The problem players, when it comes to bench and huddle decorum, are the ones who consistently exhibit bad team behavior. They are not hard to spot. While I will not go so far as to say that every team has them, I will say that these players are easy to see during most games, as benches are filled with positive examples of how to behave. Because of that, those who are poor examples stand out.
Body Language/Facial Expressions
We hear all kinds of statistics on how much of our communication comes from our body language and facial expressions. Some say that upwards of 85% of what we communicate is done with things other than our actual words. We are constantly sending non-verbal messages to people. This happens on team benches and in team huddles all the time.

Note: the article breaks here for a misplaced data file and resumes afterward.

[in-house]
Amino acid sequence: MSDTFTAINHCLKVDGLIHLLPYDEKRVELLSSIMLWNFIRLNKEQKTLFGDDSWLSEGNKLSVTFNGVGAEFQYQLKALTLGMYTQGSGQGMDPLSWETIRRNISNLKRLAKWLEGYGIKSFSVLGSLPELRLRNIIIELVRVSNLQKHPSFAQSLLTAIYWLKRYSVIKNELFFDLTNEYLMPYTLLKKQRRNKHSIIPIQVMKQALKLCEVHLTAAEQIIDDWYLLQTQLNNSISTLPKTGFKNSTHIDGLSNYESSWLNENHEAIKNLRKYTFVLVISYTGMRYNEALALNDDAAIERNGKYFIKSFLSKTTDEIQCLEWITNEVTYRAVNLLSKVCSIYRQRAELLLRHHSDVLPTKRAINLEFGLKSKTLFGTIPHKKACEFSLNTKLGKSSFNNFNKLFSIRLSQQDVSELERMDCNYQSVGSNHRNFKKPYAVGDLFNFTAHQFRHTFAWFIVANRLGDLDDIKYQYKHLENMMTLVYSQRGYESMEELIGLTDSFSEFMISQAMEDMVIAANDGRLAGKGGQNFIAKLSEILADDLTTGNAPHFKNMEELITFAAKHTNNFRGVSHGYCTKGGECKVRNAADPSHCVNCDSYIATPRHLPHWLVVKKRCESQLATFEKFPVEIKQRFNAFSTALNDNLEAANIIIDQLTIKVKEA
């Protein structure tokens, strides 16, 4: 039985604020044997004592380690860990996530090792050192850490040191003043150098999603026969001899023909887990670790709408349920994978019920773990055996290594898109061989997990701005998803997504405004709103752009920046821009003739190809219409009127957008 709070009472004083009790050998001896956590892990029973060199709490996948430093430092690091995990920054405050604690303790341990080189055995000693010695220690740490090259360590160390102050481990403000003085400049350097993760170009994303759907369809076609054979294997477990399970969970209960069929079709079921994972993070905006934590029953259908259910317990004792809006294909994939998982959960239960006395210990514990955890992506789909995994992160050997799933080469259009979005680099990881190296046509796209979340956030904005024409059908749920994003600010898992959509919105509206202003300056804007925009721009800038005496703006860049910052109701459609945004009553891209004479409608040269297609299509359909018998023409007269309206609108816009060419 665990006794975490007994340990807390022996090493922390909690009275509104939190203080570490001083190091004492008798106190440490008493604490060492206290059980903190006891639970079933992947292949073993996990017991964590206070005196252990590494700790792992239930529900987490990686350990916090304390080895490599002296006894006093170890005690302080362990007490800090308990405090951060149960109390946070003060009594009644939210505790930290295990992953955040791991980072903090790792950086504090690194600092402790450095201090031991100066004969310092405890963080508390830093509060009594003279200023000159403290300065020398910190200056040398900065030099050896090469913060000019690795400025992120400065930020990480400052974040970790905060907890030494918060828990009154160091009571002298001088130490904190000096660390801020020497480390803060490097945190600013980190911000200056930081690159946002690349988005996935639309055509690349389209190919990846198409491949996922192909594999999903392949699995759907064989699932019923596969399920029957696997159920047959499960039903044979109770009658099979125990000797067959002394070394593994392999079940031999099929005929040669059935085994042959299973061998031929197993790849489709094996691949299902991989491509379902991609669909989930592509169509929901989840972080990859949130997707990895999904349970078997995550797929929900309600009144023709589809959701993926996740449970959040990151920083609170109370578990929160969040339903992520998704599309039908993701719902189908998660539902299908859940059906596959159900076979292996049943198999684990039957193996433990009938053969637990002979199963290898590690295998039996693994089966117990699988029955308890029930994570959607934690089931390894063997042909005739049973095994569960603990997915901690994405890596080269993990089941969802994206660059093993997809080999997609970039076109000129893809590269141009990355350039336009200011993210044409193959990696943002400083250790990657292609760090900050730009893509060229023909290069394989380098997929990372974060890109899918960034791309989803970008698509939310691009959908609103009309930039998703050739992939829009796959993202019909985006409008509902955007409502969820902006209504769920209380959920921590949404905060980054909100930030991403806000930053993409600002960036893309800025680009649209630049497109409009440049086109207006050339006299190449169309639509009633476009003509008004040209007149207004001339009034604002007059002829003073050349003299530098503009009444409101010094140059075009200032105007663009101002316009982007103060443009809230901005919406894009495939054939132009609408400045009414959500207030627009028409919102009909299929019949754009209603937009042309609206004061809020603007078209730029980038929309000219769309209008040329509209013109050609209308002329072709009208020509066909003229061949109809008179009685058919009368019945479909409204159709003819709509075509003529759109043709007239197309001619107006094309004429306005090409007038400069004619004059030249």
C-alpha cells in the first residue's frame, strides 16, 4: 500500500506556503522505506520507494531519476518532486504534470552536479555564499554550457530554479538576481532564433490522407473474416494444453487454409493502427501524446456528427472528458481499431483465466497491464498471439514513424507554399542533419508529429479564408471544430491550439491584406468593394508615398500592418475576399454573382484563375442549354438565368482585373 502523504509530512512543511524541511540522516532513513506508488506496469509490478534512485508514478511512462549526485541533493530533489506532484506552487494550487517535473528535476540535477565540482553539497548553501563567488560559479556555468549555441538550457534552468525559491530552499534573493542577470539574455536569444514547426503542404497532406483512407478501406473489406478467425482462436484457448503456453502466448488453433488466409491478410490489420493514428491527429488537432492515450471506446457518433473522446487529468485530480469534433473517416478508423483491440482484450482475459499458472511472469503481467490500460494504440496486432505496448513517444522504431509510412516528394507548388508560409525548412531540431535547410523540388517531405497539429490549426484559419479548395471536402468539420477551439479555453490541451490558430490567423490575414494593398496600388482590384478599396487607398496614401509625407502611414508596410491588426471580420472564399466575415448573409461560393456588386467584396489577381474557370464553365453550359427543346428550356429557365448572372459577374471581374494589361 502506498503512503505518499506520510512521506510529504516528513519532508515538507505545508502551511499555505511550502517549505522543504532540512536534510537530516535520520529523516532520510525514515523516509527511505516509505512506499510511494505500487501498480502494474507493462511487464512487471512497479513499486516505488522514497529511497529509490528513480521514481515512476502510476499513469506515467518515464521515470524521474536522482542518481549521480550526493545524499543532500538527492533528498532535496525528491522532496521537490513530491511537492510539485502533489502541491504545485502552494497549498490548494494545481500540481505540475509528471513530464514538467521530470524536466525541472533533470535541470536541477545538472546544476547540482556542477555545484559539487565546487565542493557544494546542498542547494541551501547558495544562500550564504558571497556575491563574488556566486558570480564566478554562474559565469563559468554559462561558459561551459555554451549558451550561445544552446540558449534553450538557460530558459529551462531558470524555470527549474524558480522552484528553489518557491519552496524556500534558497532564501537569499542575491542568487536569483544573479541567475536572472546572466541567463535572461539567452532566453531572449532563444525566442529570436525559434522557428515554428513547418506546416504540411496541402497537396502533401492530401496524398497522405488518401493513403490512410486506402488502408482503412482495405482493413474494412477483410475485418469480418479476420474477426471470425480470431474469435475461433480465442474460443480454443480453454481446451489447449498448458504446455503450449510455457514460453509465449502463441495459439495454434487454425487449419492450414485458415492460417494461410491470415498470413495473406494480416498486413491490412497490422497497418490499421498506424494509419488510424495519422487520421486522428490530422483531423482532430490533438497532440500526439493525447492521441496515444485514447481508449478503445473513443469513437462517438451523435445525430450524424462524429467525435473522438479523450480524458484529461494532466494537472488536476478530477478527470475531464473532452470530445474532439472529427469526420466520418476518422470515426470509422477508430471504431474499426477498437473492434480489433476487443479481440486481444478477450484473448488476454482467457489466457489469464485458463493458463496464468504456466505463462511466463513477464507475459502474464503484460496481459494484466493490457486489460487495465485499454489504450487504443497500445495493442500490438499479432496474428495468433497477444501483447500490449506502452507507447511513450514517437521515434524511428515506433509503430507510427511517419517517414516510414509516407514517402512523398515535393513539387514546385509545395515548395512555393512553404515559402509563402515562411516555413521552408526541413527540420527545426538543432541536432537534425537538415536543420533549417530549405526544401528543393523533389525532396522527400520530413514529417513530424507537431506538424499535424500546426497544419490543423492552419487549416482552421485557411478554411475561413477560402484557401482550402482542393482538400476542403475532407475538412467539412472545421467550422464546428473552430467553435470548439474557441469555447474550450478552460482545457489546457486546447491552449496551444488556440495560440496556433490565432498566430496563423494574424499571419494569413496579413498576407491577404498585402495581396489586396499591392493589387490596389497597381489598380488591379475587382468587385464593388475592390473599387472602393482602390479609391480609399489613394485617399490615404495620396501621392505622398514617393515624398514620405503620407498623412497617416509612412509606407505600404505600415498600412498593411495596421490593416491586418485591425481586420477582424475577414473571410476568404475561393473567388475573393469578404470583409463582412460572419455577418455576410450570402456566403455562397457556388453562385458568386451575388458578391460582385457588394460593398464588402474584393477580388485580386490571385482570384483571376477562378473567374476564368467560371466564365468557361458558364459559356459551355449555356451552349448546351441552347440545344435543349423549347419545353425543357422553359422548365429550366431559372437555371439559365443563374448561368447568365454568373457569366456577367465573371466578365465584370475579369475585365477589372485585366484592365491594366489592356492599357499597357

Just watch the players (and coaches) in a team huddle or sitting on the bench during a game. Who is looking the coach directly in the eye, nodding understanding, or asking questions? Who is looking out onto the court or field instead of at the coach or at the whiteboard? Which players not currently in the game are standing behind the coach leaning down watching and listening to the instructions? Who is looking up into the crowd or talking with a fellow team member (or coach), therefore not hearing what is being said? Who is totally into what is going on? Who is pouting and sulking?
Each of these scenarios is extremely obvious when you watch a bench or a team huddle. You can almost guess what certain players are like as teammates or what is happening at that moment with specific players based on their behavior. We see it all the time. We also make judgments all the time based on these type of behaviors.
Two Recent Examples